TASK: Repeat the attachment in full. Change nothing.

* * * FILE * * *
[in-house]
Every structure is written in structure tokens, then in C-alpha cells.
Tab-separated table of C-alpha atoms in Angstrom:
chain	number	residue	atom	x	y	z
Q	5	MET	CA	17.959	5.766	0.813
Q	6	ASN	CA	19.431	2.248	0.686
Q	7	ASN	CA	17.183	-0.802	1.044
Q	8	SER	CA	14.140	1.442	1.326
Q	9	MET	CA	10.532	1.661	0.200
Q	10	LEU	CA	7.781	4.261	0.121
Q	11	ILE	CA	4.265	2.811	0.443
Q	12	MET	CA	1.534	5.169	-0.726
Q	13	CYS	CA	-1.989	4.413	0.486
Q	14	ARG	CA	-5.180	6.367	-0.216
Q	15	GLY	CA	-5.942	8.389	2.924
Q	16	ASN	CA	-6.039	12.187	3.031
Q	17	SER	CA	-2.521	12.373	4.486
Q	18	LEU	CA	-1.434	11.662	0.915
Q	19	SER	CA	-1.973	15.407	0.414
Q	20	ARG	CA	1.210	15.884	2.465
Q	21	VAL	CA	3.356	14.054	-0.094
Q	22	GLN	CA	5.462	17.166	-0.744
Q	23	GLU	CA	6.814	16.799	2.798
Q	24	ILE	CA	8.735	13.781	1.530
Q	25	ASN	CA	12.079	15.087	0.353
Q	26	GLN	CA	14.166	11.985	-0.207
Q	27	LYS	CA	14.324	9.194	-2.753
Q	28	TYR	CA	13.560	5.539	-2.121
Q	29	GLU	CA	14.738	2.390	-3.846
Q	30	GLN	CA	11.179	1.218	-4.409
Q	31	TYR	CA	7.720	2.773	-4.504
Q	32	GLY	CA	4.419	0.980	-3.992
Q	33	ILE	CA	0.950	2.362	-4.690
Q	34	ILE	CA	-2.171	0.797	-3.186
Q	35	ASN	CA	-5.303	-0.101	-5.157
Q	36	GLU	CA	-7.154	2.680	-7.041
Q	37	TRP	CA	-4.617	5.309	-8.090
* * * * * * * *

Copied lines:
[in-house]
Every structure is written in structure tokens, then in C-alpha cells.
Tab-separated table of C-alpha atoms in Angstrom:
chain	number	residue	atom	x	y	z
Q	5	MET	CA	17.959	5.766	0.813
Q	6	ASN	CA	19.431	2.248	0.686
Q	7	ASN	CA	17.183	-0.802	1.044
Q	8	SER	CA	14.140	1.442	1.326
Q	9	MET	CA	10.532	1.661	0.200
Q	10	LEU	CA	7.781	4.261	0.121
Q	11	ILE	CA	4.265	2.811	0.443
Q	12	MET	CA	1.534	5.169	-0.726
Q	13	CYS	CA	-1.989	4.413	0.486
Q	14	ARG	CA	-5.180	6.367	-0.216
Q	15	GLY	CA	-5.942	8.389	2.924
Q	16	ASN	CA	-6.039	12.187	3.031
Q	17	SER	CA	-2.521	12.373	4.486
Q	18	LEU	CA	-1.434	11.662	0.915
Q	19	SER	CA	-1.973	15.407	0.414
Q	20	ARG	CA	1.210	15.884	2.465
Q	21	VAL	CA	3.356	14.054	-0.094
Q	22	GLN	CA	5.462	17.166	-0.744
Q	23	GLU	CA	6.814	16.799	2.798
Q	24	ILE	CA	8.735	13.781	1.530
Q	25	ASN	CA	12.079	15.087	0.353
Q	26	GLN	CA	14.166	11.985	-0.207
Q	27	LYS	CA	14.324	9.194	-2.753
Q	28	TYR	CA	13.560	5.539	-2.121
Q	29	GLU	CA	14.738	2.390	-3.846
Q	30	GLN	CA	11.179	1.218	-4.409
Q	31	TYR	CA	7.720	2.773	-4.504
Q	32	GLY	CA	4.419	0.980	-3.992
Q	33	ILE	CA	0.950	2.362	-4.690
Q	34	ILE	CA	-2.171	0.797	-3.186
Q	35	ASN	CA	-5.303	-0.101	-5.157
Q	36	GLU	CA	-7.154	2.680	-7.041
Q	37	TRP	CA	-4.617	5.309	-8.090